Presentation on theme: "Collaborative Management and Multi Party Stakeholder Negotiation Rosemary O’Leary, Distinguished Professor The Maxwell School of Syracuse University April."— Presentation transcript:
Collaborative Management and Multi Party Stakeholder Negotiation Rosemary O’Leary, Distinguished Professor The Maxwell School of Syracuse University April 27, 2007
Collaborative Public Management... is a concept that describes the process of facilitating and operating in multi-organizational and multi- stakeholder arrangements to solve problems that cannot be solved or easily solved by single organizations or single individuals.
Collaborative Public Management Collaborative means to co-labor, to cooperate to achieve common goals working across boundaries in multi- sector relationships. Cooperation is based on the value of reciprocity.
Characteristics that add to the complexity of collaborative public management Multiple forums for decision making Interorganizational and interpersonal Multiple parties Multiple issues
Characteristics that add to the complexity of collaborative public management Technical complexity and scientific uncertainty Unequal power and resources Public/Political, not private
The Paradox of Collaborative Public Management Collaboration may yield conflict. That conflict must be managed.
The Spiral of Unmanaged Conflict Sense of Crisis Emerges ↑ Perceptions Become Distorted ↑ Conflict Goes Outside the Community ↑ Resources are Committed ↑ Communication Stops ↑ Positions Harden ↑ Sides Form ↑ Problem Emerges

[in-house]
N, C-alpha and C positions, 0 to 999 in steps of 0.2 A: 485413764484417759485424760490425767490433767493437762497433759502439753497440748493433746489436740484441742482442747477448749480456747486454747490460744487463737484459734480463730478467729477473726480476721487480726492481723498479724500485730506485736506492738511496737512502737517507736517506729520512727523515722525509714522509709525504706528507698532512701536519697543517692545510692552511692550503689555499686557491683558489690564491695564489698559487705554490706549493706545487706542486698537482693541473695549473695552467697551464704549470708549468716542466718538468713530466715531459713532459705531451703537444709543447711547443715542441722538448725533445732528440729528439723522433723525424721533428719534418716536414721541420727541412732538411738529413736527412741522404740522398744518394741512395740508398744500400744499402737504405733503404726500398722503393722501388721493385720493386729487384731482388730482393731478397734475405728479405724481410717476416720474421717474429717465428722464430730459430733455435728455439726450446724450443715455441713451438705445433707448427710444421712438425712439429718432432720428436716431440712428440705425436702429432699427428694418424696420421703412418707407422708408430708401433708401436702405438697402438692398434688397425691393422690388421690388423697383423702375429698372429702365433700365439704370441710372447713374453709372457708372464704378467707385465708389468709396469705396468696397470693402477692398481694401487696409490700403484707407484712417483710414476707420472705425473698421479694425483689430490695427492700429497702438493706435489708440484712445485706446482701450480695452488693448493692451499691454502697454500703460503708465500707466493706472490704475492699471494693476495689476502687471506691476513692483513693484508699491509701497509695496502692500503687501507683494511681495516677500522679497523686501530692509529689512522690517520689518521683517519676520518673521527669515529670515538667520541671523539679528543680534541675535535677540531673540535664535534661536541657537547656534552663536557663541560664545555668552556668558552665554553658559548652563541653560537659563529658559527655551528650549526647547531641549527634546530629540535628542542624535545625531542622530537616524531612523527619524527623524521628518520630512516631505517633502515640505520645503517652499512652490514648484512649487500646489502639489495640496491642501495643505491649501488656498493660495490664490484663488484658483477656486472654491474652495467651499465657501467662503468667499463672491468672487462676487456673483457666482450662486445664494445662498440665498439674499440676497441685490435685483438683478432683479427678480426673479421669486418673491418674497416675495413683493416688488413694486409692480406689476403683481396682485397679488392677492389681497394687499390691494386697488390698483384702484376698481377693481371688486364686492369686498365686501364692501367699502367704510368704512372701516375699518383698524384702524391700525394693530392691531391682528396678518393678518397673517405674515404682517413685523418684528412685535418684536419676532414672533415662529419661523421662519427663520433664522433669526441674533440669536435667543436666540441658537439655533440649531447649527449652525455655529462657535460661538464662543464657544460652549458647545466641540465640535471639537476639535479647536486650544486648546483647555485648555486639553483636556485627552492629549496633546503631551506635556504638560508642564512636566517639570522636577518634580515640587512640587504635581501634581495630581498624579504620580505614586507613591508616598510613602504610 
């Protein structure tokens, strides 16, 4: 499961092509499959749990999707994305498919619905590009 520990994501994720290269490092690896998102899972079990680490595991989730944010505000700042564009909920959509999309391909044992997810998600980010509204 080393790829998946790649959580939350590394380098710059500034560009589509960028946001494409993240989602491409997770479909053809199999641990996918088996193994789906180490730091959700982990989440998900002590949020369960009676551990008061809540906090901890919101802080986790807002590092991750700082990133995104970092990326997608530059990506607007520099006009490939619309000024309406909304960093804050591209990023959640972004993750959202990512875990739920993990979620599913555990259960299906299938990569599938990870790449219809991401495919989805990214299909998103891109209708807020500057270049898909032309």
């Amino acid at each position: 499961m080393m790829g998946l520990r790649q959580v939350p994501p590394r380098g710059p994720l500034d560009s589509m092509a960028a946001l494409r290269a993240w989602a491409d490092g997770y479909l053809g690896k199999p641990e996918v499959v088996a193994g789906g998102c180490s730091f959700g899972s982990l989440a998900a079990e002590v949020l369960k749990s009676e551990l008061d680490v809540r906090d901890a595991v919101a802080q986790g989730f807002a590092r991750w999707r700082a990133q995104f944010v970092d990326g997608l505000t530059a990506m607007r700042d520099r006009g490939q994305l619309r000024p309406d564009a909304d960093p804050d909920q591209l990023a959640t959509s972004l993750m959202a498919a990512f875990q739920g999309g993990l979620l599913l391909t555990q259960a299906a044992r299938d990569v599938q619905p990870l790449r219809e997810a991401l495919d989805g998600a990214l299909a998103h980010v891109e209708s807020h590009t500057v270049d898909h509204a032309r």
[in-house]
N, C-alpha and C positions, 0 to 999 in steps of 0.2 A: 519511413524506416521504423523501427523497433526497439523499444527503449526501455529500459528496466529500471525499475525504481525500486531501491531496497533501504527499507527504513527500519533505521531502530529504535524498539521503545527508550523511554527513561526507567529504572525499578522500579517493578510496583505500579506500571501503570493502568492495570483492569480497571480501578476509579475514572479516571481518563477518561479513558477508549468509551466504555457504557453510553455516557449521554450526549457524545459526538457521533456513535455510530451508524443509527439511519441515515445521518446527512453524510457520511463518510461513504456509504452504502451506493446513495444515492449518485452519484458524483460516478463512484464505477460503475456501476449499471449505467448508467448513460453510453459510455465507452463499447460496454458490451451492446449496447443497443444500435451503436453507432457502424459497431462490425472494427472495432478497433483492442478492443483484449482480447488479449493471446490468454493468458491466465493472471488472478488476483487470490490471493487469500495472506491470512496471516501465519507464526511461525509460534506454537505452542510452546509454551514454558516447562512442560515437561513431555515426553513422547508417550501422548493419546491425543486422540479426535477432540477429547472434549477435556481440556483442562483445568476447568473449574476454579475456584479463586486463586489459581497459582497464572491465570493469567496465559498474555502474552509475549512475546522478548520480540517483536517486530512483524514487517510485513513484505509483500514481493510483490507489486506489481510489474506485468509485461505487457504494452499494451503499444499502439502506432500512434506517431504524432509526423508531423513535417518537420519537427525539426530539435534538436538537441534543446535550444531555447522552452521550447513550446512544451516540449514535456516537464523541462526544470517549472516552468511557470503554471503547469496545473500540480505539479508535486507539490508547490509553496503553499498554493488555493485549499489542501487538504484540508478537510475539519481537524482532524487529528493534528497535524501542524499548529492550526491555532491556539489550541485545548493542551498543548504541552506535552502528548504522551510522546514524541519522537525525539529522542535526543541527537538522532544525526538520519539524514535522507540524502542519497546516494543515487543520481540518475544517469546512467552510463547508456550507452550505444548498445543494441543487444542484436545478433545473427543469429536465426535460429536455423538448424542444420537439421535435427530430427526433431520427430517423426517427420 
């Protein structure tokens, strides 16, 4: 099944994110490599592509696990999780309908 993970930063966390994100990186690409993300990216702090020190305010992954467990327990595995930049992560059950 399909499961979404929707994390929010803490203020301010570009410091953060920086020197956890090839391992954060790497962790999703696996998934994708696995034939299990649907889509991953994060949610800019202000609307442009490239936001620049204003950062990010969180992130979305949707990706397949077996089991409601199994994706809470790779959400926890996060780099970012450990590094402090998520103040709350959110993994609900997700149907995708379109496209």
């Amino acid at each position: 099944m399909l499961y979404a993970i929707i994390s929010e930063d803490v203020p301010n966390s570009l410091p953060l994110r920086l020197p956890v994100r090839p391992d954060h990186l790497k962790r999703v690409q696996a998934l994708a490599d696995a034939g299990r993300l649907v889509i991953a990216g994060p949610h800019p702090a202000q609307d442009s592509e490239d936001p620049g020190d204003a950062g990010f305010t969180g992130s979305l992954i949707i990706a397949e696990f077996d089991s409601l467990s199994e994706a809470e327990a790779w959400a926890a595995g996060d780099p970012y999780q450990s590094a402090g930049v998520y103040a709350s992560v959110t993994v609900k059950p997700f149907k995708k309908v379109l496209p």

Lessons of the Conflict Spiral The conflict spiral is not inevitable... But the conflict spiral is predictable when conflict is not managed at an early stage The earlier conflict is managed the better.
Three primary forms of power over public disputes Threat power Economic power Integrative or collaborative power – The most influential and significant form of power (Boulding, 1991)
Collaborative Problem Solving: Guiding Principles 1 – Reframe (redefine) conflicts as mutual problems to be solved together 2 – Understand the problem: prepare, educate and learn 3 – Develop a conflict management plan addressing procedures, relationships and substance 4 – Involve the parties in designing the process and developing a solution
Collaborative Problem Solving: Guiding Principles 5 – Balanced representation 6 – Insist that stakeholders participate directly, fully, and in good faith 7 -Maintain transparency to keep the purpose and objectives of the process clear to all 8 – Timeliness 9 – Implementation of agreements
Major Collaborative Problem Solving Approaches Informal Discussions Working Groups Task Forces Policy Dialogues Monitoring Committees Conflict Assessment Joint Fact Finding
Examples State of Utah – Working Groups used to develop land management strategies for each local area State of Ohio – A Task Force of environmental advocates, industry groups, and concerned citizens developed livestock farming regulations to protect water supplies
Examples Chesapeake Bay: A Monitoring Committee made up of scientists and concerned citizens monitors the health of the fish and blue crab Pacific County, Washington - Shoalwater Bay Indian Tribe sponsored a Conflict Assessment to analyze environmental challenges facing county
Examples U.S. Environmental Protection Agency – Uses Early Neutral Evaluation to advise parties involved in hazardous waste disputes of the strengths and weaknesses of their cases A Canada-U.S. Great Lakes Initiative Advisory Group formulated new water quality standards
“Pros” of Collaborative Problem Solving Approaches * Fuller participation by interested parties (than litigation, legislation, or administrative action) * Broader, more diverse representation * Less risk than “win-all” or “lose-all” litigation * Fuller discussion of all relevant issues * Building of social capital (to better address future conflicts) * Agreements that are stable and long lasting
“Cons” of Collaborative Problem Solving Approaches * May be slow * May be expensive
In summary... “Our lives are not dependent on whether or not we have conflict. It is what we do with conflict that makes a difference.” -Anonymous